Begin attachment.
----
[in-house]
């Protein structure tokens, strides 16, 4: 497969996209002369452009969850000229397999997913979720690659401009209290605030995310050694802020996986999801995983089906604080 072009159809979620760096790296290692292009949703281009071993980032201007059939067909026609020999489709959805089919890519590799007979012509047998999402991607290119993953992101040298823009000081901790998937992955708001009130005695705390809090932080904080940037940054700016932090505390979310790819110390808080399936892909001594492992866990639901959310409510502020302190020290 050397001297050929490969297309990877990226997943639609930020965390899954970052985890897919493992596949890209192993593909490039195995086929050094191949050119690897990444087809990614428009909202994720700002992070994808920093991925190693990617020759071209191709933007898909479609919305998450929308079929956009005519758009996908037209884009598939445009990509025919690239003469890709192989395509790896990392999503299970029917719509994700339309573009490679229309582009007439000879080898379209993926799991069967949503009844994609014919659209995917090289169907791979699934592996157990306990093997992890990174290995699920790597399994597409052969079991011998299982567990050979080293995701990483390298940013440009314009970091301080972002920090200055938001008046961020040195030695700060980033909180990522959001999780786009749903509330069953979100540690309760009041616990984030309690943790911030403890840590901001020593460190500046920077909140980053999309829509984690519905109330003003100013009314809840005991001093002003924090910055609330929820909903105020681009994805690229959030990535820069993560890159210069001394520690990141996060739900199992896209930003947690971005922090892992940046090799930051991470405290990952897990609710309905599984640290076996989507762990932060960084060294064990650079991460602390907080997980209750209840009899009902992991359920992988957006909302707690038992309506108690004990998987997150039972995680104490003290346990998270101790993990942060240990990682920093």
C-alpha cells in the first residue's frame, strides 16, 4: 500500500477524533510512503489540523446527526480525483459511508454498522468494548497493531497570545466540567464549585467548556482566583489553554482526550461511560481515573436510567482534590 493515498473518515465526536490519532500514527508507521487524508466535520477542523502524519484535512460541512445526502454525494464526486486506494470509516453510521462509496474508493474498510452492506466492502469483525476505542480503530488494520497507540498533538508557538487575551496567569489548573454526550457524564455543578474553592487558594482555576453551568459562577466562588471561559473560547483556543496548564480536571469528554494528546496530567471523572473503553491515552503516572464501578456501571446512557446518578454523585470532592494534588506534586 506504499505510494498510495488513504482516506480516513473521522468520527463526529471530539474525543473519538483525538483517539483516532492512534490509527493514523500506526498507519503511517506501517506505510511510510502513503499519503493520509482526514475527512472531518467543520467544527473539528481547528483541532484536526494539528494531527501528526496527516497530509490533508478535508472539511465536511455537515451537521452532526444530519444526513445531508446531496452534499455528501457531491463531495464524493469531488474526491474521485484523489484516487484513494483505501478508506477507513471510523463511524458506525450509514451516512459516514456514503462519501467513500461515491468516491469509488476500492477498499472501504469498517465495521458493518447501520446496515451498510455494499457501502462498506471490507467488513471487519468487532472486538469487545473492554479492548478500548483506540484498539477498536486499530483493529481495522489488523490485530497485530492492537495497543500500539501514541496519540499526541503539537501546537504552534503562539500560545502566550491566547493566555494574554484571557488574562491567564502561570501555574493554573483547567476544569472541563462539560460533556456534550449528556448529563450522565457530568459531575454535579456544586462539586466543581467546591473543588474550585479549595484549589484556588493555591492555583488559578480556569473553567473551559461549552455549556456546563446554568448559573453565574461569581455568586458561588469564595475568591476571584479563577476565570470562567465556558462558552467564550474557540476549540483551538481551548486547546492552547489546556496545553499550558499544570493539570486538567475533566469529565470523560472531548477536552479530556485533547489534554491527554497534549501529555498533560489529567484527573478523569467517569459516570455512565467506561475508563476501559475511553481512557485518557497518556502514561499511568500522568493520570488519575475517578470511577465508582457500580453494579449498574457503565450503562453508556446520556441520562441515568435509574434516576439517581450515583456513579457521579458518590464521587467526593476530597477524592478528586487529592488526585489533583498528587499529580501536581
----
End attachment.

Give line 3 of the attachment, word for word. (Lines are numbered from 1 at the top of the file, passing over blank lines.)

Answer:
C-alpha cells in the first residue's frame, strides 16, 4: 500500500477524533510512503489540523446527526480525483459511508454498522468494548497493531497570545466540567464549585467548556482566583489553554482526550461511560481515573436510567482534590 493515498473518515465526536490519532500514527508507521487524508466535520477542523502524519484535512460541512445526502454525494464526486486506494470509516453510521462509496474508493474498510452492506466492502469483525476505542480503530488494520497507540498533538508557538487575551496567569489548573454526550457524564455543578474553592487558594482555576453551568459562577466562588471561559473560547483556543496548564480536571469528554494528546496530567471523572473503553491515552503516572464501578456501571446512557446518578454523585470532592494534588506534586 506504499505510494498510495488513504482516506480516513473521522468520527463526529471530539474525543473519538483525538483517539483516532492512534490509527493514523500506526498507519503511517506501517506505510511510510502513503499519503493520509482526514475527512472531518467543520467544527473539528481547528483541532484536526494539528494531527501528526496527516497530509490533508478535508472539511465536511455537515451537521452532526444530519444526513445531508446531496452534499455528501457531491463531495464524493469531488474526491474521485484523489484516487484513494483505501478508506477507513471510523463511524458506525450509514451516512459516514456514503462519501467513500461515491468516491469509488476500492477498499472501504469498517465495521458493518447501520446496515451498510455494499457501502462498506471490507467488513471487519468487532472486538469487545473492554479492548478500548483506540484498539477498536486499530483493529481495522489488523490485530497485530492492537495497543500500539501514541496519540499526541503539537501546537504552534503562539500560545502566550491566547493566555494574554484571557488574562491567564502561570501555574493554573483547567476544569472541563462539560460533556456534550449528556448529563450522565457530568459531575454535579456544586462539586466543581467546591473543588474550585479549595484549589484556588493555591492555583488559578480556569473553567473551559461549552455549556456546563446554568448559573453565574461569581455568586458561588469564595475568591476571584479563577476565570470562567465556558462558552467564550474557540476549540483551538481551548486547546492552547489546556496545553499550558499544570493539570486538567475533566469529565470523560472531548477536552479530556485533547489534554491527554497534549501529555498533560489529567484527573478523569467517569459516570455512565467506561475508563476501559475511553481512557485518557497518556502514561499511568500522568493520570488519575475517578470511577465508582457500580453494579449498574457503565450503562453508556446520556441520562441515568435509574434516576439517581450515583456513579457521579458518590464521587467526593476530597477524592478528586487529592488526585489533583498528587499529580501536581